WASHINGTON – On Tuesday, Free Press, Public Knowledge and the New America Foundation’s Open Technology Institute notified AT&T of their intent to file a formal complaint against the company. In the complaint, the three organizations will assert that AT&T is violating Net Neutrality by blocking the popular video-conferencing application FaceTime. The groups will file the complaint with the Federal Communications Commission in the coming weeks. Under the agency’s Open Internet rules, which prohibit companies from blocking such applications on their mobile networks, anyone filing a formal complaint must give at least 10 days’ notice of their intent to file.
The complaint follows the release of Apple’s latest operating system, iOS 6, which enables customers to use FaceTime over mobile networks. Previously, FaceTime use was limited to Wi-Fi connections. AT&T has indicated that it will block customers from using FaceTime via mobile devices unless they subscribe to one of its new “Mobile Share” plans.
“AT&T’s decision to block FaceTime unless a customer pays for voice and text minutes she doesn’t need is a clear violation of the FCC’s Open Internet rules,” said Free Press Policy Director Matt Wood. "It’s particularly outrageous that AT&T is requiring this for iPad users, given that this device isn’t even capable of making voice calls. AT&T's actions are incredibly harmful to all of its customers, including the deaf, immigrant families and others with relatives overseas, who depend on mobile video apps to communicate with friends and family."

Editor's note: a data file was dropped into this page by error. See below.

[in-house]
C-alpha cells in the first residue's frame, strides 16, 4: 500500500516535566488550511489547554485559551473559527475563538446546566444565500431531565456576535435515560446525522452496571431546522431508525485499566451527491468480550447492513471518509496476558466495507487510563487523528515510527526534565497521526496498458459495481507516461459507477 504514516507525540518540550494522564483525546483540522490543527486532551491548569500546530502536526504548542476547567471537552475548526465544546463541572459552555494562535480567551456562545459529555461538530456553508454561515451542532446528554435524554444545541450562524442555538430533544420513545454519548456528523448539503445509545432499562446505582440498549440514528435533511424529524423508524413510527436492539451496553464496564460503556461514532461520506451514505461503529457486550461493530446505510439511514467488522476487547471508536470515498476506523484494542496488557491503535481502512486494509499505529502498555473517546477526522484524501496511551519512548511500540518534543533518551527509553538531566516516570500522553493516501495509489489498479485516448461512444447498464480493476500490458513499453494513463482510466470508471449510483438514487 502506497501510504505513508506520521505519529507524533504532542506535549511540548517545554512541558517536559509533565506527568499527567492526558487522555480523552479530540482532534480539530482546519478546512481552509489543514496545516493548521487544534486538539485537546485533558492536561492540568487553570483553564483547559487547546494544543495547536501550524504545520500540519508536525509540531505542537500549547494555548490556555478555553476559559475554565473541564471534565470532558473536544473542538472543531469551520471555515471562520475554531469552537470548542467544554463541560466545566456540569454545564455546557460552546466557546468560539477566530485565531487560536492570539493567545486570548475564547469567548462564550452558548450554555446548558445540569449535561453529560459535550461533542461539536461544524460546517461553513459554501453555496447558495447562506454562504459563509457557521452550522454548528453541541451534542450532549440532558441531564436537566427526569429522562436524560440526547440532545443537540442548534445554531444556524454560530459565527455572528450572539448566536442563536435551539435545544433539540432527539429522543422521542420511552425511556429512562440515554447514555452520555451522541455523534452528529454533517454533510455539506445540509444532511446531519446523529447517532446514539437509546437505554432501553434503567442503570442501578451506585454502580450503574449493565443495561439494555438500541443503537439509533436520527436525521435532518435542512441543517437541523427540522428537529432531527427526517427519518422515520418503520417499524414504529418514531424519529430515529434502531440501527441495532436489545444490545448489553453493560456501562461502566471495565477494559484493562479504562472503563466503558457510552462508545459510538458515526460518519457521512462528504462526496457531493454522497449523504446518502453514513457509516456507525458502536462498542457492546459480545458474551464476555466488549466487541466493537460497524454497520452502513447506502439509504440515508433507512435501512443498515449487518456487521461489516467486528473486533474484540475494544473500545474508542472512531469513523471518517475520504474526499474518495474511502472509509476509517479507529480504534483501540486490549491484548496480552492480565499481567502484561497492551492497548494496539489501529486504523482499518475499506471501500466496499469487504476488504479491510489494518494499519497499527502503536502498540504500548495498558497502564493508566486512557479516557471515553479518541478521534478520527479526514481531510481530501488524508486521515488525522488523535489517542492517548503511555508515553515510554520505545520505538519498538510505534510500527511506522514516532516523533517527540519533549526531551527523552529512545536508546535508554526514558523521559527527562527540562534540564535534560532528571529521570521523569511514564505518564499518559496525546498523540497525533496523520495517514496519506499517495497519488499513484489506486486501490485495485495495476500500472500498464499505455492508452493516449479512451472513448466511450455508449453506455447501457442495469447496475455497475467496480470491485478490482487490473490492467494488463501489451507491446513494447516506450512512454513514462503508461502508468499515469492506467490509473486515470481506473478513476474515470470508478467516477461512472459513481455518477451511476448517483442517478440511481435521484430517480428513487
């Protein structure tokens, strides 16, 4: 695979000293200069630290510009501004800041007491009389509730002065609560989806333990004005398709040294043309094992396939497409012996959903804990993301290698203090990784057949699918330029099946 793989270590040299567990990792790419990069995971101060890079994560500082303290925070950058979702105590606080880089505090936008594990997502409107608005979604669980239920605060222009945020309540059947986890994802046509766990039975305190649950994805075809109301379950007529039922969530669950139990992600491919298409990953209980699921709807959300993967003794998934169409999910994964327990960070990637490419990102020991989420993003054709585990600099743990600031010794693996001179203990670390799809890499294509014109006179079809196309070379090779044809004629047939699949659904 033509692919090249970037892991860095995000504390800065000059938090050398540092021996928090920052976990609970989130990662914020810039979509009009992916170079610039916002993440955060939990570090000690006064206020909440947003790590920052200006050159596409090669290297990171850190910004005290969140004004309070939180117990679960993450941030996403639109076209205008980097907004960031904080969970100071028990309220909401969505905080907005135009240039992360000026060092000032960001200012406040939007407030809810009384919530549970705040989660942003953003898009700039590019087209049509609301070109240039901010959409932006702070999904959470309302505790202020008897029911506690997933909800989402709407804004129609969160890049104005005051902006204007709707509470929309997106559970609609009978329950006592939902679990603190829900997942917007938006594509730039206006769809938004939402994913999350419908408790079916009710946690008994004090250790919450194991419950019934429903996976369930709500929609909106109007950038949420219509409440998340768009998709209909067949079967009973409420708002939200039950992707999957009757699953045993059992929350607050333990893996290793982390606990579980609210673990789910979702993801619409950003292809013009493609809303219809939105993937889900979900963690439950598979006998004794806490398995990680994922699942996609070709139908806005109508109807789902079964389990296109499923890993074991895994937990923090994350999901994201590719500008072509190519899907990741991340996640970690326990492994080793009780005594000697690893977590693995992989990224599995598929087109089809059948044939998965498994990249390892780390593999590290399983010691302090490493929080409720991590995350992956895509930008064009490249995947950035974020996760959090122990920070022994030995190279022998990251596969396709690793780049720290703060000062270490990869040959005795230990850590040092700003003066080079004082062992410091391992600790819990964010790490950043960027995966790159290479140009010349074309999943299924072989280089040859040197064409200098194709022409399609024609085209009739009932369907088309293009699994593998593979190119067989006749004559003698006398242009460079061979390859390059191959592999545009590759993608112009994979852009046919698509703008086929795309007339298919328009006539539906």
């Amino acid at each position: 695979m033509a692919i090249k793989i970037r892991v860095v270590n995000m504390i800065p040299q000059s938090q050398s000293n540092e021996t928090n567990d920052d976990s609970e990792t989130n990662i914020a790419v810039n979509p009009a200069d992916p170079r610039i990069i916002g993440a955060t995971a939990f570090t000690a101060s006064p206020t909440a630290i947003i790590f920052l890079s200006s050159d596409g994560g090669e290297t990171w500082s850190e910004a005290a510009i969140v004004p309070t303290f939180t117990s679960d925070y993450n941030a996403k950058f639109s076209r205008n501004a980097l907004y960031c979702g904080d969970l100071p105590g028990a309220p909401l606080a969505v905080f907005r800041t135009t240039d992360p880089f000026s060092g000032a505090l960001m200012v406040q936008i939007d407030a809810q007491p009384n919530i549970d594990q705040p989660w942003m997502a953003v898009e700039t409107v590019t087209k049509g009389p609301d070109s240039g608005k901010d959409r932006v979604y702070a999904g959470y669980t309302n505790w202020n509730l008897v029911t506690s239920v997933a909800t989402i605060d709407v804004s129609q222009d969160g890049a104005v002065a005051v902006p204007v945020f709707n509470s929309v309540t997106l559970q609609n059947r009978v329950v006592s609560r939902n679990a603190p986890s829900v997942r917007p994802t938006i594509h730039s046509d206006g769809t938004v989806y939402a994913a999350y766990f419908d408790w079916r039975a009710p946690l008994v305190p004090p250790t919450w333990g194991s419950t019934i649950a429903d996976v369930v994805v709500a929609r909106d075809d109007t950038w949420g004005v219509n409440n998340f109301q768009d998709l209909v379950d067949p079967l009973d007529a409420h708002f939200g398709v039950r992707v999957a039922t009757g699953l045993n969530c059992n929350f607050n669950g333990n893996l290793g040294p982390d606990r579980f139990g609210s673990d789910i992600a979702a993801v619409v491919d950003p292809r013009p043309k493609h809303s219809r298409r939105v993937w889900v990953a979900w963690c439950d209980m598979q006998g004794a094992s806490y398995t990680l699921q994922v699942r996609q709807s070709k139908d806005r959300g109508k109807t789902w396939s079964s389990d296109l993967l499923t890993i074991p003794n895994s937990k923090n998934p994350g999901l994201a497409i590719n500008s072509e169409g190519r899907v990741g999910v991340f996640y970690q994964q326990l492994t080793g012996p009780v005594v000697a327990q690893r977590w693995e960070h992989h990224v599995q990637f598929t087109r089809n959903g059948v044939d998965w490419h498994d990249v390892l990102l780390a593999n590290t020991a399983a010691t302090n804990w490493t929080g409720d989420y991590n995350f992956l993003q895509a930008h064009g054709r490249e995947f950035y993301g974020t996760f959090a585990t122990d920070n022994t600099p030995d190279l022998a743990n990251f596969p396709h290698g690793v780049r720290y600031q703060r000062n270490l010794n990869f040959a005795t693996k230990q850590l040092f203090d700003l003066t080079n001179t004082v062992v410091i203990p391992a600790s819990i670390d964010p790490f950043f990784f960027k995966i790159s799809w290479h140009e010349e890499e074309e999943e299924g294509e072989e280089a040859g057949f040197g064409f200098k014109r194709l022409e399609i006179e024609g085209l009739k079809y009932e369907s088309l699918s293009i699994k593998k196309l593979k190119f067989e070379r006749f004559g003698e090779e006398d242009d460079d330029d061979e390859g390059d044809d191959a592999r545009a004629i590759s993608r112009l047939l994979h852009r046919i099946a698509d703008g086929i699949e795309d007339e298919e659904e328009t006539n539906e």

Under the Open Internet rules the FCC passed in 2010, AT&T cannot block apps that compete with the company's traditional voice-calling service.
"By blocking FaceTime, AT&T is harming its users and holding back mobile innovation,” said Public Knowledge Senior Staff Attorney John Bergmayer. “What’s more, its behavior is illegal. When the FCC adopted its Open Internet rules, it guaranteed that mobile users would be protected from such behavior. Public Knowledge intends to follow the process the FCC established to make sure AT&T follows the law."
The groups urged the Commission to stop AT&T's actions.
"AT&T's decision to block mobile FaceTime on many data plans is a direct contradiction of the Commission's Open Internet rules for mobile providers,” said Sarah Morris, policy counsel for the New America Foundation's Open Technology Institute. “For those rules to actually protect consumers and allow them to choose the services they use, the Commission must act quickly in reviewing complaints before it."